"We have to know that there are 85 million children in the world today of primary and secondary school age who will go through life without having one day of school if we don't change things." Another 360 million young people will never go beyond the fourth grade, he said, adding, "You put those two numbers together and you have a half a billion kids who don't have a bit of hope in their lives." If that many youngsters can't get beyond fourth grade, "how do we expect them to accept the world in which they live without anger, and how do we expect them to understand difference and be tolerant, or respectful, or embrace the ecumenical?"
While the threats to religious freedom around the globe are both glaring and well-established, the panel was asked to assess the claim of the U.S. Catholic Bishops, embodied in their annual "Fortnight for Freedom," that religious liberty in the United States was under serious threat. Does it make working in the field elsewhere more difficult?
Several panelists responded by saying that in recent months, wherever they traveled, but especially to Muslim countries, the question is: "What's going on in the United States?"
"Over the last year, every single country that I went to, without exception, where I would talk about how essential religious tolerance, religious respect, religious pluralism, religious freedom were, it was, 'What about your country and what's being said about Muslims?' " said Rabbi David Saperstein, former director for 40 years of the Religious Action Center of Reform Judaism, and former U.S. ambassador-at-large for international religious freedom.
"Every single country … it was, 'We thought you were different.' "
Sexton said, "My general comment today is that it is very easy to go for the shining object," referring to the U.S. bishops. There are times when it is important to go for the shining object, he said, "because there are people who are suffering who have to be pulled out of that suffering as much as possible. But in the long run our strategy has to be a wise one that tries to remove as many of the shining objects as possible that demand that immediate and acute attention."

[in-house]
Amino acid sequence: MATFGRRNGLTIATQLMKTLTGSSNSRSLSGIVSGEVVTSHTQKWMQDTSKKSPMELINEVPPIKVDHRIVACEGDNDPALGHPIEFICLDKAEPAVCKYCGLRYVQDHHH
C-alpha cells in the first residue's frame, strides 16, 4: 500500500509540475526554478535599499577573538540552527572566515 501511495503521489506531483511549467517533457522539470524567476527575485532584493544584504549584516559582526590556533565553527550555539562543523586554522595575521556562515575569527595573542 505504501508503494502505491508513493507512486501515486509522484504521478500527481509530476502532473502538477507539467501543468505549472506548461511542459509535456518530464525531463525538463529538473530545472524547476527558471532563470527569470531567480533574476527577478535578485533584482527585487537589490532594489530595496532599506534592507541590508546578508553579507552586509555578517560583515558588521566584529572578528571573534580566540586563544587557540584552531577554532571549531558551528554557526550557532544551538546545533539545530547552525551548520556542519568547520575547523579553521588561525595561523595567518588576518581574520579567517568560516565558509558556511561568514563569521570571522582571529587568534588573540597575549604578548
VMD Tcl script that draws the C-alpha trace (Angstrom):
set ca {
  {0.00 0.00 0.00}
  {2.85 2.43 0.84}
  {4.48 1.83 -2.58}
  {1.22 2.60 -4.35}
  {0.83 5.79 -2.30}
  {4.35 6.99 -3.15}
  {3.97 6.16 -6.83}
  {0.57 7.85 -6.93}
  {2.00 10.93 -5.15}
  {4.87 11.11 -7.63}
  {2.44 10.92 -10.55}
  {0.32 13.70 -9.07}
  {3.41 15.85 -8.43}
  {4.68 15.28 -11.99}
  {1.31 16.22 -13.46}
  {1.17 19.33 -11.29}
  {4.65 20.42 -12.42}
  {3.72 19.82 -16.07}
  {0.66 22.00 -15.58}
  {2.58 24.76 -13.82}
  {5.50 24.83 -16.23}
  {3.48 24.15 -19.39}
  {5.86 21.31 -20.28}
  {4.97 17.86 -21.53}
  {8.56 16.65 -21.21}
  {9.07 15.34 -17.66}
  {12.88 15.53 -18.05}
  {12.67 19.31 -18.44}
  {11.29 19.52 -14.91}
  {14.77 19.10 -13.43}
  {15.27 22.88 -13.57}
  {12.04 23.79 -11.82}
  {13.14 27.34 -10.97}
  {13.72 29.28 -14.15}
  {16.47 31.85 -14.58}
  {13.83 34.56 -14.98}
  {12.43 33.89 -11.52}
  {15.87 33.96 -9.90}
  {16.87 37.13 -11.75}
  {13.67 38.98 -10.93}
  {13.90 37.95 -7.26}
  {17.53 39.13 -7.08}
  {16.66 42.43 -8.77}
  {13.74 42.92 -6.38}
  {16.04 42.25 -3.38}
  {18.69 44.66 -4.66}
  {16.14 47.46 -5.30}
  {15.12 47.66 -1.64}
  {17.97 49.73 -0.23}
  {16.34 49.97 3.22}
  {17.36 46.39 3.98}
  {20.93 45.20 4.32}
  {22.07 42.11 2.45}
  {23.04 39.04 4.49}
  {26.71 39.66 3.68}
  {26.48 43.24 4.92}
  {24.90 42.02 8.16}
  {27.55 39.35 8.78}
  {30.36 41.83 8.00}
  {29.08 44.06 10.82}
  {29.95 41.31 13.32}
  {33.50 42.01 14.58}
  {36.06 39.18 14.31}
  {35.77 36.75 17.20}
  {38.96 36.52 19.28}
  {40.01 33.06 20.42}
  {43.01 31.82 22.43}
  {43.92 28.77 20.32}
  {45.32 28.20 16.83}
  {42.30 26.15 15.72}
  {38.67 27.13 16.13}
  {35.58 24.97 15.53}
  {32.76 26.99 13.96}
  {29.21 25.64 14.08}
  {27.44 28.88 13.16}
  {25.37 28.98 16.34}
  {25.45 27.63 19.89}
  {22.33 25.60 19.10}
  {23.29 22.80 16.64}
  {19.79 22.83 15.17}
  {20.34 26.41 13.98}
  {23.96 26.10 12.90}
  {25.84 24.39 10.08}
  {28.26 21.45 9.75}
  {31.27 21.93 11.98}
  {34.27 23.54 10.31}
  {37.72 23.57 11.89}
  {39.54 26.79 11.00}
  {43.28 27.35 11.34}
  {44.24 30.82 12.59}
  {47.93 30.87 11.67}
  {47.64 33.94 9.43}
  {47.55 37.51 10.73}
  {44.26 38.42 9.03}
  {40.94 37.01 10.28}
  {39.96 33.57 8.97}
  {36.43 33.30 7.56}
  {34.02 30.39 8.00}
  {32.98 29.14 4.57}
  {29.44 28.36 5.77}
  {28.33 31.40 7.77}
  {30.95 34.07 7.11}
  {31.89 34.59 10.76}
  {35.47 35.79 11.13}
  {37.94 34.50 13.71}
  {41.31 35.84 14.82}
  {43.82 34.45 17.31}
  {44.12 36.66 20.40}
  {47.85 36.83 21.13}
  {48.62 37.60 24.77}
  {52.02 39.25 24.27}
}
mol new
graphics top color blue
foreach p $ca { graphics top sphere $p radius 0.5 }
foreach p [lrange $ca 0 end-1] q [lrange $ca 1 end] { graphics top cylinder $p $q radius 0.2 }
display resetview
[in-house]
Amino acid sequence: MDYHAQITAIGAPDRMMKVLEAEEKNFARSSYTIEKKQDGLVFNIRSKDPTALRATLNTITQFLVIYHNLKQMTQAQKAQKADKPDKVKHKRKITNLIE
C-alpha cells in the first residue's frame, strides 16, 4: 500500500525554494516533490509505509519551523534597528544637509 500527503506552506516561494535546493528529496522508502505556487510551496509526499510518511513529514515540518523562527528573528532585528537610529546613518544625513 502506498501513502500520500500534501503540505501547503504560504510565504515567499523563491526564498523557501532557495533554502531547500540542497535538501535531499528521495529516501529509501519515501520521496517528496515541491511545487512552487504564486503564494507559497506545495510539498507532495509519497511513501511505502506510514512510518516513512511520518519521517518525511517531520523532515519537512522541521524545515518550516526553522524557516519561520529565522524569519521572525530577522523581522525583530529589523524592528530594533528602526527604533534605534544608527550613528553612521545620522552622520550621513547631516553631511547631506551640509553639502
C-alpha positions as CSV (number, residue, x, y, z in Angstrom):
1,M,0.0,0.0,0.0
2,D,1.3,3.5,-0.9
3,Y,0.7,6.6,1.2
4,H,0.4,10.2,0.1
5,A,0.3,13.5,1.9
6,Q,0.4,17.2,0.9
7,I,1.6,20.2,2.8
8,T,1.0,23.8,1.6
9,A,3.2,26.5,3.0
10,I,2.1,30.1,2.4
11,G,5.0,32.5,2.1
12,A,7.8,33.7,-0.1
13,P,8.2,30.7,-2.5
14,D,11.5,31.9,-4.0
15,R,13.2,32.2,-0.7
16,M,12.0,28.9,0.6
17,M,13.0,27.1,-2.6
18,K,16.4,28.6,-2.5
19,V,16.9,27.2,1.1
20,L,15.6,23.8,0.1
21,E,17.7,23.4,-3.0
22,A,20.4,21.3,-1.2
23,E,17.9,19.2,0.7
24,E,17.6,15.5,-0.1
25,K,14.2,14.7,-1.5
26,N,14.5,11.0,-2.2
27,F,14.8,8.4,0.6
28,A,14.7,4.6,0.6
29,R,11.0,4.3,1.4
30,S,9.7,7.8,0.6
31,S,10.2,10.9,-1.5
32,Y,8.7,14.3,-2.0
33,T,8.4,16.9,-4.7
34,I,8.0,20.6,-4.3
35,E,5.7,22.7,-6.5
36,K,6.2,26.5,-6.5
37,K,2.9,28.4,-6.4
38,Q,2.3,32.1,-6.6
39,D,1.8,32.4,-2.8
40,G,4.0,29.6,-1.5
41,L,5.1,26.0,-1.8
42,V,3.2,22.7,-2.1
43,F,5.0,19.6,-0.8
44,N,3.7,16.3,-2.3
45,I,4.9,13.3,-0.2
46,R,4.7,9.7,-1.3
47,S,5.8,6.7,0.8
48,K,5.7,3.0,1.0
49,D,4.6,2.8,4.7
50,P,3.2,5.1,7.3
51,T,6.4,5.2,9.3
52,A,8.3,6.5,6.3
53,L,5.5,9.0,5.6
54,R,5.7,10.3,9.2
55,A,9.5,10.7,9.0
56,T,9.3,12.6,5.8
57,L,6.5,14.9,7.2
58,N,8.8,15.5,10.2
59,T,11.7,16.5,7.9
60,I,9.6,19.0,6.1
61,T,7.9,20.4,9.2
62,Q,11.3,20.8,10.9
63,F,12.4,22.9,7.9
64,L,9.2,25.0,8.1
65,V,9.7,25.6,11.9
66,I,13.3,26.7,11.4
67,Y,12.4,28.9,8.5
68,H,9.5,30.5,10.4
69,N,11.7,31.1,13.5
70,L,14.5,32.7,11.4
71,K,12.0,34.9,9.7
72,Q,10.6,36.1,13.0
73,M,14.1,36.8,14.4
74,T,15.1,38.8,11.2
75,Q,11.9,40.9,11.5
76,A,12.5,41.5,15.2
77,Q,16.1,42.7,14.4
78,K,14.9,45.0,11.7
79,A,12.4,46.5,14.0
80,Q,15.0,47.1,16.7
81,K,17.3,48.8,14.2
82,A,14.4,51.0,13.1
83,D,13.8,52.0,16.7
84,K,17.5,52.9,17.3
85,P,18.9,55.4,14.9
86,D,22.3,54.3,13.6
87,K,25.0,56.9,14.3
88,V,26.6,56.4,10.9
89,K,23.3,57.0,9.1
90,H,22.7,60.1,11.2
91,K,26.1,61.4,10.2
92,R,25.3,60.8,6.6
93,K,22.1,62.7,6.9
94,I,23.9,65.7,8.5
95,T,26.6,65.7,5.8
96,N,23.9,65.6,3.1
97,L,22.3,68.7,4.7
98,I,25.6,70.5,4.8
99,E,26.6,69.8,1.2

"As a Catholic who knows this area," Sexton said he thinks that the bishops, in taking up the case of the Little Sisters of the Poor, "go for the shining object that undermines the cause." In that case, the order of nuns opposed even notifying the government that they could not comply with the contraceptive mandate of the Affordable Care Act for employees in their facilities. It is one of the circumstances cited as demonstrating a threat to religious liberty in this country.
"There are some arguments best not made. Sometimes refraining from an argument is the best way to advance the cause," he said.
Such conflicts over competing rights are serious, said Saperstein, "I take seriously with a great deal of respect," competing claims in the United States between people who do not want to be forced to into complying with behavior they find objectionable because of religious beliefs and those "who say protection of my civil rights claims as a compelling interest should trump the claim of religious people to discriminate against me."
Society needs to "do our best to find common ground," he said. "But make no mistake: as painful and real as these issues are in the hearts and souls of people making these competing claims, we are talking about people [in other parts of the world] being brutalized, we're talking about people who are being imprisoned, we're talking about people being tortured. We're talking about people being ethnically cleansed and victims of genocide.
"I pray for the day," Saperstein continued, "when across the globe the worst problem that we have is how do we balance out competing civil rights claims. I will take them seriously then. But what a day for a hallelujah that will be in terms of the entire vision of our international religious freedom efforts."
The panel was introduced by Thomas Gallagher, CEO of the Religion News Foundation.
[Tom Roberts is NCR editor-at-large. His email address is email@example.com.]